Although I’m trained in the discipline of communication studies, I’ve never really believed in disciplines. The very nature of my work is interdisciplinary, and I try not to think too much about what category it should fit into. The Creative School happens to be a place where interdisciplinary research is embraced. I’ve been able to collaborate with people across different areas of study, including the School of Fashion and the Faculty of Arts—which was pivotal in my contributions to the Black Studies minor, among the first of its kind in Canada. The Creative School has allowed me to embrace the idea of academics being strongest when you have people trained in different disciplines coming together to solve a problem.
In 2021, you were the recipient of an Ontario Early Researcher Award, Mapping Ontario’s Black Archives: Building An Inventory Through Storytelling. How important do you believe archiving is in deepening our understanding of Canadian history?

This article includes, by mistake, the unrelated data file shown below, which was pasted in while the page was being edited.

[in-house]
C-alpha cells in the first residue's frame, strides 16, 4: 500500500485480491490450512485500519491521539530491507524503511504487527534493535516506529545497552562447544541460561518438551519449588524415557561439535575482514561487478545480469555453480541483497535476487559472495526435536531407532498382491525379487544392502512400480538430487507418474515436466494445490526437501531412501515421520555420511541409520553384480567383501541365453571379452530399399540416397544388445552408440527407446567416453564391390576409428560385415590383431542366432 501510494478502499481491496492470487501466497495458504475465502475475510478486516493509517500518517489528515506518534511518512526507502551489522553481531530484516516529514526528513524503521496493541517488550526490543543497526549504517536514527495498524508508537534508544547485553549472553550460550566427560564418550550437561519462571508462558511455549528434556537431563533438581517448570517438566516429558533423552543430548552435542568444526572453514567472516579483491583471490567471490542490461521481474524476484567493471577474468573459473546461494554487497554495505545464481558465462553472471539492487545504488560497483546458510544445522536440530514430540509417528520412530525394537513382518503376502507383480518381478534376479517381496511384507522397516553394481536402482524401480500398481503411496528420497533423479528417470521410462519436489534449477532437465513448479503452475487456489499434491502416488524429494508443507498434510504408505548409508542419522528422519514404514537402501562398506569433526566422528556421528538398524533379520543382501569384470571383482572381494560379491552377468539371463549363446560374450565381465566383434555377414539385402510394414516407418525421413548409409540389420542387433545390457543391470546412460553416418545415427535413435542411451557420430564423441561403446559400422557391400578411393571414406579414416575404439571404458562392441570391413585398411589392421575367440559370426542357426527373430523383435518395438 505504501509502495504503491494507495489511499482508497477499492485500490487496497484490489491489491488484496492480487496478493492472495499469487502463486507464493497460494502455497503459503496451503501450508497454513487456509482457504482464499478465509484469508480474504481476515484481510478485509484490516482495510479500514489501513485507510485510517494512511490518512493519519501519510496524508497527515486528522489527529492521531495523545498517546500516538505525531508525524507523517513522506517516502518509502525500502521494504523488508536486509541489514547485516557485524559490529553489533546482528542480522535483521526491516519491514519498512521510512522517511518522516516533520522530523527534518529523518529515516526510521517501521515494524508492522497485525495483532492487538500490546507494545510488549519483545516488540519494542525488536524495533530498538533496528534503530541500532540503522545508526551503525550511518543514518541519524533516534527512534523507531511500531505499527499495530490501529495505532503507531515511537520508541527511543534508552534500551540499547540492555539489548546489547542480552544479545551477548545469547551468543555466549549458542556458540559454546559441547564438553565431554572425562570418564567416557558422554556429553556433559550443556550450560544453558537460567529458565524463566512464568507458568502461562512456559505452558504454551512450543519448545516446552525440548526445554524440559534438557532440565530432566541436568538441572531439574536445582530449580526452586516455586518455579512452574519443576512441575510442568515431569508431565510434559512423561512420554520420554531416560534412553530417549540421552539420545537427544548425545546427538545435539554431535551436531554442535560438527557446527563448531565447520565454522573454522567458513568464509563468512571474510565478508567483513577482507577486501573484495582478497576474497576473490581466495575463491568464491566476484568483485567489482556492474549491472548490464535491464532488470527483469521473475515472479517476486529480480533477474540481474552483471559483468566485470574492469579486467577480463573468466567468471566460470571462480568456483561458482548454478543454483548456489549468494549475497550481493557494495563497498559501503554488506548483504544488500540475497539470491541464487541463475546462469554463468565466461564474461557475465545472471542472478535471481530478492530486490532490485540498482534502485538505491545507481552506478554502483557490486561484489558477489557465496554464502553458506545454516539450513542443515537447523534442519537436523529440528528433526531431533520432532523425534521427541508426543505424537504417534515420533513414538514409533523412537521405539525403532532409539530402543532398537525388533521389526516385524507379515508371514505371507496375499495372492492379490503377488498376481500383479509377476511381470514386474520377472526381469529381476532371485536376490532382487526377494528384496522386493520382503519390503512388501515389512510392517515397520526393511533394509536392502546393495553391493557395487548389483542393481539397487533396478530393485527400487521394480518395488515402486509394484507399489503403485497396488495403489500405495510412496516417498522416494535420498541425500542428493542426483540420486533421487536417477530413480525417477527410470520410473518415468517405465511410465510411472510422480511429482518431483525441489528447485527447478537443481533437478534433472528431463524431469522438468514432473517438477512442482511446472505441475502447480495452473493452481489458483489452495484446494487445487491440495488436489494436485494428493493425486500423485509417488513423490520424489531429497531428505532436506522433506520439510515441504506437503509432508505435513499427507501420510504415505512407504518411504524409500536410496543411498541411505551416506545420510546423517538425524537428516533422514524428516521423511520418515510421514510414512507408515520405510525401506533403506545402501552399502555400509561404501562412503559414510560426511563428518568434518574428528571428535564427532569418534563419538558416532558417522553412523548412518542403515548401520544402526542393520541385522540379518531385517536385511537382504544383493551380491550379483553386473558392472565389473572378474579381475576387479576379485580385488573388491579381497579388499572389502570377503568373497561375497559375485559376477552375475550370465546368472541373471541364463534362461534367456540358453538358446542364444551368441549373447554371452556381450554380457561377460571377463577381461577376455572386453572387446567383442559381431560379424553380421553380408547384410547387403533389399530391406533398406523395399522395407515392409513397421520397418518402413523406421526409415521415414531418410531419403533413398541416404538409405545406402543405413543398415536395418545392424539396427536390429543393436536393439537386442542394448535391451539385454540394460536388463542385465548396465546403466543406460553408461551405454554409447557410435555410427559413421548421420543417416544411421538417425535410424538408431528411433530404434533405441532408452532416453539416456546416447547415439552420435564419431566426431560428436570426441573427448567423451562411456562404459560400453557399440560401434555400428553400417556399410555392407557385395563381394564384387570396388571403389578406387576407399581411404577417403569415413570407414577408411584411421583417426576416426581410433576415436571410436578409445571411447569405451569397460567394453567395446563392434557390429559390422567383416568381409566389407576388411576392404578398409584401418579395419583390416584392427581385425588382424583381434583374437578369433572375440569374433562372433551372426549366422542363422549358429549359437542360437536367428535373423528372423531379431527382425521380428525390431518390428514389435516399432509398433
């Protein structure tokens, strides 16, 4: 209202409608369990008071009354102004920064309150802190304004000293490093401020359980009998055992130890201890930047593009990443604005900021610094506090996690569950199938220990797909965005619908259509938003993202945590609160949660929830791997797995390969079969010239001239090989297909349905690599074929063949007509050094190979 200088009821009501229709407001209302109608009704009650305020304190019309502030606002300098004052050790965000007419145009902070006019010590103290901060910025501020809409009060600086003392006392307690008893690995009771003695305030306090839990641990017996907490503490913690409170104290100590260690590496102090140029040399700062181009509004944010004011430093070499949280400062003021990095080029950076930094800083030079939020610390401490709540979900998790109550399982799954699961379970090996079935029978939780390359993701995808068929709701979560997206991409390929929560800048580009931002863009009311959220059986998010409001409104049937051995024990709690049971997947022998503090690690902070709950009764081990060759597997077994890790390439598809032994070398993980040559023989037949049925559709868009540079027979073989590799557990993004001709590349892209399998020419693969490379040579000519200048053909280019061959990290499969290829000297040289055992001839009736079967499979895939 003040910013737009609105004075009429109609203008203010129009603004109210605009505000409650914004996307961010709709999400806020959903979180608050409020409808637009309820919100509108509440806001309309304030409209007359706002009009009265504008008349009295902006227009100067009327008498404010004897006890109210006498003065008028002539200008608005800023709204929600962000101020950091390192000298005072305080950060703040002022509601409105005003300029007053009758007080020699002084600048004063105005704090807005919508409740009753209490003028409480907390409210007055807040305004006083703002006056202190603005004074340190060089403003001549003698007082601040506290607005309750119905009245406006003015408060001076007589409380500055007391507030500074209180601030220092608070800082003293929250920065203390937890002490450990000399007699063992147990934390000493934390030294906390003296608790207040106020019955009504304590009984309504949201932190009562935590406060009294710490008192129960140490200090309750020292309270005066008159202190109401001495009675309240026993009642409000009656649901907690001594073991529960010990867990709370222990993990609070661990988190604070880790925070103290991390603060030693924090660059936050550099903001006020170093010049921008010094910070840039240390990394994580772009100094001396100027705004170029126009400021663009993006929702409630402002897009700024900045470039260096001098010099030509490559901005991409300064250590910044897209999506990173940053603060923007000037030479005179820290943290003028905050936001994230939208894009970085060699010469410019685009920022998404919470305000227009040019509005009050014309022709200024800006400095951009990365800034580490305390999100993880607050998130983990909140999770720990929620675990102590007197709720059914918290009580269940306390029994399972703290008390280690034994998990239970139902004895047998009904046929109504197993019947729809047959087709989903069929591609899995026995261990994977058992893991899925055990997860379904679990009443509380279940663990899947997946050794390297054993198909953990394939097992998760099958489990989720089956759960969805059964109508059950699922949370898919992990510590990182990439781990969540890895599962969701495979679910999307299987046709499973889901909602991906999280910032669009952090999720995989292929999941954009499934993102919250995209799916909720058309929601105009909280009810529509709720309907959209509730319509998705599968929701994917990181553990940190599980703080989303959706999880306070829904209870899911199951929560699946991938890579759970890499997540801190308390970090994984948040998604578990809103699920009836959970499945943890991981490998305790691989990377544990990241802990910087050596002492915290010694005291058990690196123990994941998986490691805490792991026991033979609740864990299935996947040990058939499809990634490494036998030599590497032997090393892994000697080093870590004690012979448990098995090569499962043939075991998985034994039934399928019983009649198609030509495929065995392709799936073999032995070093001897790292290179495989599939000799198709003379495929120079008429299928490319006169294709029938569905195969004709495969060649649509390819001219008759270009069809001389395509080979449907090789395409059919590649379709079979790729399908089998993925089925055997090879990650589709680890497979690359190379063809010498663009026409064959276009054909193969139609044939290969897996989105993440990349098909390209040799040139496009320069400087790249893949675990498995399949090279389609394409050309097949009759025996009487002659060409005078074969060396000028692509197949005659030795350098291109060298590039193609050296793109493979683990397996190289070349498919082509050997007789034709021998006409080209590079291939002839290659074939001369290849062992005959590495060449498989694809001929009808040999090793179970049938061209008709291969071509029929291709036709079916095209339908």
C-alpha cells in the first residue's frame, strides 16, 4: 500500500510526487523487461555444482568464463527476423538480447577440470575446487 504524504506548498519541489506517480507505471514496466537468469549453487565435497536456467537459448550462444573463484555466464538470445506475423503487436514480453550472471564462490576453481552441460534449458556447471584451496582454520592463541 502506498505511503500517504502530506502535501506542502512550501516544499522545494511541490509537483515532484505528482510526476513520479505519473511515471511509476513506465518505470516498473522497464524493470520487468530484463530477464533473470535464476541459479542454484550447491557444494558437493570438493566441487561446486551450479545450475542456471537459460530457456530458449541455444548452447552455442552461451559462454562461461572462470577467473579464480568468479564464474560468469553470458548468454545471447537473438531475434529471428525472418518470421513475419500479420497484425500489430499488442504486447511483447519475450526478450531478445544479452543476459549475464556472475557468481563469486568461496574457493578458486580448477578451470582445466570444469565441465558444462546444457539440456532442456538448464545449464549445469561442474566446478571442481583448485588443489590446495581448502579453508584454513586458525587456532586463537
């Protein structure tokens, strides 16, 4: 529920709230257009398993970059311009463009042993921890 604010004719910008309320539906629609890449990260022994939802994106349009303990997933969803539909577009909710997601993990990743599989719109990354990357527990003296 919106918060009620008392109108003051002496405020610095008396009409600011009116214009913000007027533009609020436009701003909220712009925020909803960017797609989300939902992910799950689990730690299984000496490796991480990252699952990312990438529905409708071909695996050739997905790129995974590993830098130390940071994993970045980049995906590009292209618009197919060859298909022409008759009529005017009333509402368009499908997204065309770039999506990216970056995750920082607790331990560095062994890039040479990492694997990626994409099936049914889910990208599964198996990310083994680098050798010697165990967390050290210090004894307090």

When we have questions about the present that we’re trying to answer, looking to the past provides an incredible amount of insight—I truly consider it a window into the past. Archives house original documents and imagery that allow us to put the pieces together and better understand our societal and institutional circumstances today; I can even pinpoint in some cases the turning points that led us to where we are today.
How does this research potentially impact future generations and how does it provoke a deeper understanding of representation in this country? What does this mean for the future of Canadian content and content creation (impact on Canadian culture)?